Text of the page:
In a piece (based on a post I made on Prosblogion almost two years ago) that has just come out in Religious Studies (with a response by Graham Oppy), I prove a certain theorem.  Say that a property A is strongly positive iff, necessarily, having A essentially is a positive property.  Assume the following three axioms:

  • F1: If A is positive, ~A is not positive.
  • F2: If A is positive and A entails B, then B is positive.
  • N1: Necessary existence is positive.

Theorem T1: Given F1, F2 and N1, if A is a strongly positive property, then there exists a necessarily existing being that essentially has A.

Assume also:

  • N2: Essential omniscience, essential omnipotence and essential perfect goodness are positive properties.

Then we get the following result.

Corollary C1: Given F1, F2, N1 and N2, there exists a necessary being that is essentially omniscient, and a necessary being that is essentially omnipotent, and a necessary being that is perfectly good.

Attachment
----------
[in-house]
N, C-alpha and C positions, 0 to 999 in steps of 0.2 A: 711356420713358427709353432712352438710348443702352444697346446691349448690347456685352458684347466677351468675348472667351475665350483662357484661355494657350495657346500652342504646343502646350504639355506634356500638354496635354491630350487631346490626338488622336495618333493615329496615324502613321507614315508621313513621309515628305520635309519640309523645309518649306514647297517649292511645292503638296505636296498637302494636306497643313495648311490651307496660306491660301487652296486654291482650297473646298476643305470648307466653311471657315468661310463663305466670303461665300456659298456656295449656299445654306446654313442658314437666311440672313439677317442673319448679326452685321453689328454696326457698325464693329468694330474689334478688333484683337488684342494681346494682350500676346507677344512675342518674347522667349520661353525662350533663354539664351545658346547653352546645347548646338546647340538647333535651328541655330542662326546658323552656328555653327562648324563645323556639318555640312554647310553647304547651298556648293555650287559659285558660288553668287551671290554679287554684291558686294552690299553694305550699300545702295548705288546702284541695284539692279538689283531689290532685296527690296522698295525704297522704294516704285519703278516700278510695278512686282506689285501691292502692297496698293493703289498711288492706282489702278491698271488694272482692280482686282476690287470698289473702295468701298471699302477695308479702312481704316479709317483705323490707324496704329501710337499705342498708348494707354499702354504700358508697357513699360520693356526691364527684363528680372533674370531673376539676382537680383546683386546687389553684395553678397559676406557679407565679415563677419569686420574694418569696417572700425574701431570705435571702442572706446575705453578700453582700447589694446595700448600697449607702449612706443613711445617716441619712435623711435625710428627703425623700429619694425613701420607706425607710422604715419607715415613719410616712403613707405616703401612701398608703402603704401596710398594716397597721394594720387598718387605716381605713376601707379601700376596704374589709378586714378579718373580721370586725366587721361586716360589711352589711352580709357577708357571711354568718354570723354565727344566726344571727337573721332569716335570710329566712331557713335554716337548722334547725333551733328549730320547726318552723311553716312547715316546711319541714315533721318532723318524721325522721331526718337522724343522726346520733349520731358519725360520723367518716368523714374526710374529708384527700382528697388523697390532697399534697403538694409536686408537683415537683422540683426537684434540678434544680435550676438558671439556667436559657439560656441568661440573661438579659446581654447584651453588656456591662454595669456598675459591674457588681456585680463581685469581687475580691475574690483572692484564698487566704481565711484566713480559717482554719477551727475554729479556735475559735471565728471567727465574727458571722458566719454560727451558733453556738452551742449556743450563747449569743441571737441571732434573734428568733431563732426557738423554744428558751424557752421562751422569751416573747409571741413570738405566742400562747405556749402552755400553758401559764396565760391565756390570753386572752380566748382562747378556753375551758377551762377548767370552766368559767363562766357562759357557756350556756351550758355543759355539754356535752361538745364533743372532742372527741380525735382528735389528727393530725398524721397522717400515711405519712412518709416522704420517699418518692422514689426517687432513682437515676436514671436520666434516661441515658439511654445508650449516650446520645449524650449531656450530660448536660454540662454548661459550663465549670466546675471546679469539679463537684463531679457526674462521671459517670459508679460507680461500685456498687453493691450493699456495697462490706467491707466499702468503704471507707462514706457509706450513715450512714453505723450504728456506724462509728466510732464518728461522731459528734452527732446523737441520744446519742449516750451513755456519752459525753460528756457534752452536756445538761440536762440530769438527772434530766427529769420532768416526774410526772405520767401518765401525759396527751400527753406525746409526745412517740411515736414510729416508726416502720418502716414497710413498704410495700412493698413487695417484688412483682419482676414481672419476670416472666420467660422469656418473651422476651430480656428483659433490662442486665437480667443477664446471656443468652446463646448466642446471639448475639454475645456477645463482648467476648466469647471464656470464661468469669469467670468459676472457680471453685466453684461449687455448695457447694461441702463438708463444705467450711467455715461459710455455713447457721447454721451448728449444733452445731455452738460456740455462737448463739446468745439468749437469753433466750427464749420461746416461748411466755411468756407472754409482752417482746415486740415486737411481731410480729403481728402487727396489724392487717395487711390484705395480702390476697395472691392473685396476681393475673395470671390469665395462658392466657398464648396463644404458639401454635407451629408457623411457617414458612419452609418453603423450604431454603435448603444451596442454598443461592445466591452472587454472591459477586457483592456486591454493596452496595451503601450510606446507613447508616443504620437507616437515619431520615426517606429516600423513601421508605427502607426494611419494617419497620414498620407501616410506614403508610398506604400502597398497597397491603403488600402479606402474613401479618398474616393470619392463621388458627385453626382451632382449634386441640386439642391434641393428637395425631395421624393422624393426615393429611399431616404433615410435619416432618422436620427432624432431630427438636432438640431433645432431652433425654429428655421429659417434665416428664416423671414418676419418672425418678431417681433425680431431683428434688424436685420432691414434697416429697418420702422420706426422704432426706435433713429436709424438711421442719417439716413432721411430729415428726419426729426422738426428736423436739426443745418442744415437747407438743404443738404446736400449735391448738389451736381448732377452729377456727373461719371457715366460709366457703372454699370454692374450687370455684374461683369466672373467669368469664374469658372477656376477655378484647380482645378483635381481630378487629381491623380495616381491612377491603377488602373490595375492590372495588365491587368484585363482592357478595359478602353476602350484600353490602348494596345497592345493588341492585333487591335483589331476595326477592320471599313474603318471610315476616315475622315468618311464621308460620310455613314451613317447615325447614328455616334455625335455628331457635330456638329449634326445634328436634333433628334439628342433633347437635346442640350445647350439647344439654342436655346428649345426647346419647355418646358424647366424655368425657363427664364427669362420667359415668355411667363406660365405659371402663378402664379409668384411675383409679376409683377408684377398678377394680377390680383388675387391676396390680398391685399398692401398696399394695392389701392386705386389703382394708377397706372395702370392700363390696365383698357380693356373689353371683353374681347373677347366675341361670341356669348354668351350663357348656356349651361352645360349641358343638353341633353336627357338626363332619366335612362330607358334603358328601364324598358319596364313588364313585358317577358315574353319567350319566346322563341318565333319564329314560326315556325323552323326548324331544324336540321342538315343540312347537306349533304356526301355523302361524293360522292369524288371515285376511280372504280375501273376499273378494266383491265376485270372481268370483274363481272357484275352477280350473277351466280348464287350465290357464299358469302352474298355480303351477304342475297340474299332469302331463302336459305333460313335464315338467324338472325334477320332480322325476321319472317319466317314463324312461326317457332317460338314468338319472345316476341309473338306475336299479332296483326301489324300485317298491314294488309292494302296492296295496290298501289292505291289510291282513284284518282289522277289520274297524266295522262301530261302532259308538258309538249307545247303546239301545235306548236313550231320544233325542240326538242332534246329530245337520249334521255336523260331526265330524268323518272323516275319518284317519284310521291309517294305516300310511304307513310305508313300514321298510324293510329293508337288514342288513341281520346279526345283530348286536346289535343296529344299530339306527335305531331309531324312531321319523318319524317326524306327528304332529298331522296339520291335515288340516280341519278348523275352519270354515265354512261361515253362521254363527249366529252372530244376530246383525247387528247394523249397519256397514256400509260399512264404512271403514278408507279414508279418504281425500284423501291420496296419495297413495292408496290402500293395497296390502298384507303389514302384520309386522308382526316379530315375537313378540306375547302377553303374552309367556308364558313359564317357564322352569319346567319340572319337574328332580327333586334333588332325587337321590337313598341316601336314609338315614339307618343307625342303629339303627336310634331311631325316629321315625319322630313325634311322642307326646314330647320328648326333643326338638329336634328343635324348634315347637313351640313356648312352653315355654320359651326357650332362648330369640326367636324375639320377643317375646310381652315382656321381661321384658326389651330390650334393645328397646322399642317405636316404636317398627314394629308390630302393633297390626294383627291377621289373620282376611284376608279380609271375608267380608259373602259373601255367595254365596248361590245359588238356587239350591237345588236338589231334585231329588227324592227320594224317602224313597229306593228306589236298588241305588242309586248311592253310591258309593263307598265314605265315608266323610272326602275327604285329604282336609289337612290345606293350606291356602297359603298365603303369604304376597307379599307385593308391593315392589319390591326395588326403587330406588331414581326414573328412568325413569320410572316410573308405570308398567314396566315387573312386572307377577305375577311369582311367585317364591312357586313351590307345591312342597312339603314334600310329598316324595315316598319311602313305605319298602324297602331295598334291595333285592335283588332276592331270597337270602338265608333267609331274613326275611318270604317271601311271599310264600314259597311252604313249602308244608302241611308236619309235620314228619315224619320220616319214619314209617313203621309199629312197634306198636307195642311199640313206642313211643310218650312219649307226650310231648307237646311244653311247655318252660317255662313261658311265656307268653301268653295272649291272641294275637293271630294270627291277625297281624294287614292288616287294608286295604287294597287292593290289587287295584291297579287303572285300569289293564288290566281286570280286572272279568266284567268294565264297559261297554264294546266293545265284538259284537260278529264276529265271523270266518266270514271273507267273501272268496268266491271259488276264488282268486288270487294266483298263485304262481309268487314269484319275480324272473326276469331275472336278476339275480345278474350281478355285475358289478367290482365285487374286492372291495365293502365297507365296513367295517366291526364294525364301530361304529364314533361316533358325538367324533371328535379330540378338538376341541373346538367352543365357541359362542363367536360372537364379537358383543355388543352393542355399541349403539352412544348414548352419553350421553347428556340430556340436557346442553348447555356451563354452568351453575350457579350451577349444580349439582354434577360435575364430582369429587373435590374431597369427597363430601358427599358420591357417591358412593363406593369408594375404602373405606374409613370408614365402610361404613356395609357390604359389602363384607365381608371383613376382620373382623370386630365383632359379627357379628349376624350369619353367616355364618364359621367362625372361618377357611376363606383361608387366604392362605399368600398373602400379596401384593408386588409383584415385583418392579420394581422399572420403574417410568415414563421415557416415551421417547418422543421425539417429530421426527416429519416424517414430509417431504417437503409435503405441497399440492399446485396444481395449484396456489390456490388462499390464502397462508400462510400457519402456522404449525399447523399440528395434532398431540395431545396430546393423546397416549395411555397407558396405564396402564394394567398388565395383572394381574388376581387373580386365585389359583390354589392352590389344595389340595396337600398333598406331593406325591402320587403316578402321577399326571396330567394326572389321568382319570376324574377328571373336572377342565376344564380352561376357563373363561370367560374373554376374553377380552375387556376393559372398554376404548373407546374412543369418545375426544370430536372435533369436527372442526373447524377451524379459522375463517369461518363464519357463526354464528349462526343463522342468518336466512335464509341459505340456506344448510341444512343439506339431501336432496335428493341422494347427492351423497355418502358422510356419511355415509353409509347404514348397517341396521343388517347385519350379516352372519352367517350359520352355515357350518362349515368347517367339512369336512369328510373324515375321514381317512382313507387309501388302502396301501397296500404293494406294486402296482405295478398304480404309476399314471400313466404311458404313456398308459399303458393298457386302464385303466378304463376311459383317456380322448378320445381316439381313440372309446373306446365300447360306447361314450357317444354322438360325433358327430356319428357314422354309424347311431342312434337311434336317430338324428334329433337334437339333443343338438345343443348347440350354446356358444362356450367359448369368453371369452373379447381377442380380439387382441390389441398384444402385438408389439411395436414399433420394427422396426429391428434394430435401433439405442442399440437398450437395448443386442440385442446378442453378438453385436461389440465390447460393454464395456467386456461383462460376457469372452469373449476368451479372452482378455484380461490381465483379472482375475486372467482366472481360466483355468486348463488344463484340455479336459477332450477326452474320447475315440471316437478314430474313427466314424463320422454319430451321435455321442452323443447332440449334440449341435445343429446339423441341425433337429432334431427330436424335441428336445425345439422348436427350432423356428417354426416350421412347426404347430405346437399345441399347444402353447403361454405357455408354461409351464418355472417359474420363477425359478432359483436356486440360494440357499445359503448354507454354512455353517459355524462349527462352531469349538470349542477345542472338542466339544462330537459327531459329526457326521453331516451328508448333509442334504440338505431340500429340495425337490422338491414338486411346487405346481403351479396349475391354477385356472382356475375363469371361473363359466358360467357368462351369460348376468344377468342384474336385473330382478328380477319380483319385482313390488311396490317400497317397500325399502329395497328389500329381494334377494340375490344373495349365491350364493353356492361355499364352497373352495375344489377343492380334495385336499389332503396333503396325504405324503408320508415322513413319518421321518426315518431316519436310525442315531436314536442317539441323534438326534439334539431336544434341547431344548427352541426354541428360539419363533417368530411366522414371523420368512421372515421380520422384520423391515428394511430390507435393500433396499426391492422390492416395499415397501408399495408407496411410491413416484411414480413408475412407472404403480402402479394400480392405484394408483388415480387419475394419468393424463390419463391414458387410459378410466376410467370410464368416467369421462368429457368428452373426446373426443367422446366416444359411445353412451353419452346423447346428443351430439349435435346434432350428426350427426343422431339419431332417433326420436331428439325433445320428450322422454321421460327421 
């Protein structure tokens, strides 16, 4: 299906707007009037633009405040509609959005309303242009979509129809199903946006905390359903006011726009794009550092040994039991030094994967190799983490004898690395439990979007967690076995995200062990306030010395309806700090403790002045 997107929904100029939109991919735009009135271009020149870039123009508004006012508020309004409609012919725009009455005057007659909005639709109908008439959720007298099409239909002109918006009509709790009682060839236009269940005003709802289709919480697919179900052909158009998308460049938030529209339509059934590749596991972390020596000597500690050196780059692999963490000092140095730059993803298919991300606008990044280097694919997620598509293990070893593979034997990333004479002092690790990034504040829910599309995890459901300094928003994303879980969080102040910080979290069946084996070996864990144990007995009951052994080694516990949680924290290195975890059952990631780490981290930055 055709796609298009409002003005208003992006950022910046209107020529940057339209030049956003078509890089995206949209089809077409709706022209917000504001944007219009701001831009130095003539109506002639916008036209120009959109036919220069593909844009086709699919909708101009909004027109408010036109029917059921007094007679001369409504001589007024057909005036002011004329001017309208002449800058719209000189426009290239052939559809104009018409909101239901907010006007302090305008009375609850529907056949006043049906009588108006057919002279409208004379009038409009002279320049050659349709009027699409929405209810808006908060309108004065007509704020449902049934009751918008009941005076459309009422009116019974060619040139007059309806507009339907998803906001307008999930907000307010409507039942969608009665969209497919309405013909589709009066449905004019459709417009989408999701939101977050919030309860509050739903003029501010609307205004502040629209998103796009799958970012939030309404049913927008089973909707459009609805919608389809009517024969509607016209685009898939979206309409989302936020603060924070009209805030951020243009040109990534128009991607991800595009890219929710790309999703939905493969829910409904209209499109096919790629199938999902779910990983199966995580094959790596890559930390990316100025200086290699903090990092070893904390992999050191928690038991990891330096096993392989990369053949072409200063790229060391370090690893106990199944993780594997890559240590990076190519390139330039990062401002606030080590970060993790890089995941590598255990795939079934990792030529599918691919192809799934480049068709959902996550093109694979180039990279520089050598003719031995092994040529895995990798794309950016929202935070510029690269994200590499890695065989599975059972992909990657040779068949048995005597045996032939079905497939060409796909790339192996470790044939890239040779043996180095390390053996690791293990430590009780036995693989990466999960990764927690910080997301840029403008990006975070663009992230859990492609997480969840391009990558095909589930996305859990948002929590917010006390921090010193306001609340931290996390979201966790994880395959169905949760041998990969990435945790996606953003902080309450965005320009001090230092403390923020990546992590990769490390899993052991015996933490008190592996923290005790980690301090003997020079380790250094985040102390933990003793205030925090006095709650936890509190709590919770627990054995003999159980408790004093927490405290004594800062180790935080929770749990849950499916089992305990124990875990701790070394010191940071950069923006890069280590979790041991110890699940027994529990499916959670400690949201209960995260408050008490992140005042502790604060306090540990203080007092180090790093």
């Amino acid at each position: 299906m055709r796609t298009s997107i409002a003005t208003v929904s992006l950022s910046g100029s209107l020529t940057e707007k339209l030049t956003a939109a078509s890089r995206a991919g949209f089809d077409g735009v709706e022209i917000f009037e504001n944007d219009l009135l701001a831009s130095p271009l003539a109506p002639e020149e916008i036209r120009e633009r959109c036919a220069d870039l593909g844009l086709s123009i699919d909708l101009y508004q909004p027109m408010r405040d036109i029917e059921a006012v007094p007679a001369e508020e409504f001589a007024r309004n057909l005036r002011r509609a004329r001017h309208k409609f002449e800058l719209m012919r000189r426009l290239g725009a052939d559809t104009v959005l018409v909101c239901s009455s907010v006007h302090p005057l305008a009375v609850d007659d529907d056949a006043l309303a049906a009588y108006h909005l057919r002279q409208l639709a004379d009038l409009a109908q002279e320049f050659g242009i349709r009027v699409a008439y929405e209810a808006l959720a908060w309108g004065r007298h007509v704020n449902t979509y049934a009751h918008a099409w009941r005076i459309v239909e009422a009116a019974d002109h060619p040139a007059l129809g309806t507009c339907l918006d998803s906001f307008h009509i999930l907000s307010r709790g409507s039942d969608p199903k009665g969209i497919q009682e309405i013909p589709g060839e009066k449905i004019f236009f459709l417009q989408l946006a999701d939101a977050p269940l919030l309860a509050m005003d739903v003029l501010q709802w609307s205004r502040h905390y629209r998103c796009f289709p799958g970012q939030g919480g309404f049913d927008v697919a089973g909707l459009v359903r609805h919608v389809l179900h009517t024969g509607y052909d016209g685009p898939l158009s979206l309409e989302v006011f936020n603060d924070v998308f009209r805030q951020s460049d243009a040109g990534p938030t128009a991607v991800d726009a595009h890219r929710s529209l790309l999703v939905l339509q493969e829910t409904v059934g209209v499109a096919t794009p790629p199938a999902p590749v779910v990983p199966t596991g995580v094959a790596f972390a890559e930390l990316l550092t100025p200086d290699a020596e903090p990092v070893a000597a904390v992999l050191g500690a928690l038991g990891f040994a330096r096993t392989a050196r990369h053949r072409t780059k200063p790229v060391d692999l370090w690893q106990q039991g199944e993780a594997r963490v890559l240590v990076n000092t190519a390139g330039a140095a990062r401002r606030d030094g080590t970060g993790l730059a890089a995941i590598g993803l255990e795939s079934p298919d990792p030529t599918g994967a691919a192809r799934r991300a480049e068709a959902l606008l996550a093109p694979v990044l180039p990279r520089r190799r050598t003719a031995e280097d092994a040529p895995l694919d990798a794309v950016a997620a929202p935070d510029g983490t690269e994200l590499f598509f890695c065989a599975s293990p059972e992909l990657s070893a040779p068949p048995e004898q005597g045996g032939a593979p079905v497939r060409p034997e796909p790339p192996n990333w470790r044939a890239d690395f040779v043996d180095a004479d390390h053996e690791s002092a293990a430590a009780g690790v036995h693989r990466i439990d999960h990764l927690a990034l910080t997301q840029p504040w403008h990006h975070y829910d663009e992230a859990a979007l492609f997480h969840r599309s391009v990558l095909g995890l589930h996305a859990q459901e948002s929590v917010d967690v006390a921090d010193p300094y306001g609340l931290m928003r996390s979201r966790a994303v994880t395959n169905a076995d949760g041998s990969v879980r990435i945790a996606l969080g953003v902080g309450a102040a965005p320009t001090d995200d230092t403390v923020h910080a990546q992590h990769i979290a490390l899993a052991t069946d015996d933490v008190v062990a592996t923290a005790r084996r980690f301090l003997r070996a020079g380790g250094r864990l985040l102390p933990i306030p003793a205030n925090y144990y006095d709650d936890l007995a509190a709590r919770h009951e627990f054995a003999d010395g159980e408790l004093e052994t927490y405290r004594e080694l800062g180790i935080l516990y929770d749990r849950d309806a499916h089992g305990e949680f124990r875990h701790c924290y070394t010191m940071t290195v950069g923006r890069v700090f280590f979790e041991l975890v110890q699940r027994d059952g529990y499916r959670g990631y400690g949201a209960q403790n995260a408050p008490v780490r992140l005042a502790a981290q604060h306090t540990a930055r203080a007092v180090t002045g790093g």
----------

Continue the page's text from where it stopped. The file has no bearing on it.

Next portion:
But I was unable to prove, without assuming further controversial axioms, that there is one being that is omniscient and omnipotent and perfectly good.  I can now do so as long as one grants the following axiom:

  • N3: There is at least one strongly positive property that, necessarily, is uniqualizing.

A property is said to be uniqualizing provided that it is impossible for there to exist in one world two distinct things that have the property.  For instance, being the tallest woman is uniqualizing.  Note that it is prima facie possible Janet to have a uniqualizing property in one world and for Patricia to have the same property–but in a different world.

Theorem T4: Given F1, F2, N1 and N3, there exists a unique necessary being that has all the strongly positive properties.

Corollary: Given F1, F2, N1, N2 and N3, there necessarily exists an essentially omniscient, omnipotent and perfectly good being.

Moreover, I think a good case can be made (see point 1 below) that N2 implies N3, so in fact, the controversial axioms are going to be F1, F2, N1 and N2, just as in T1.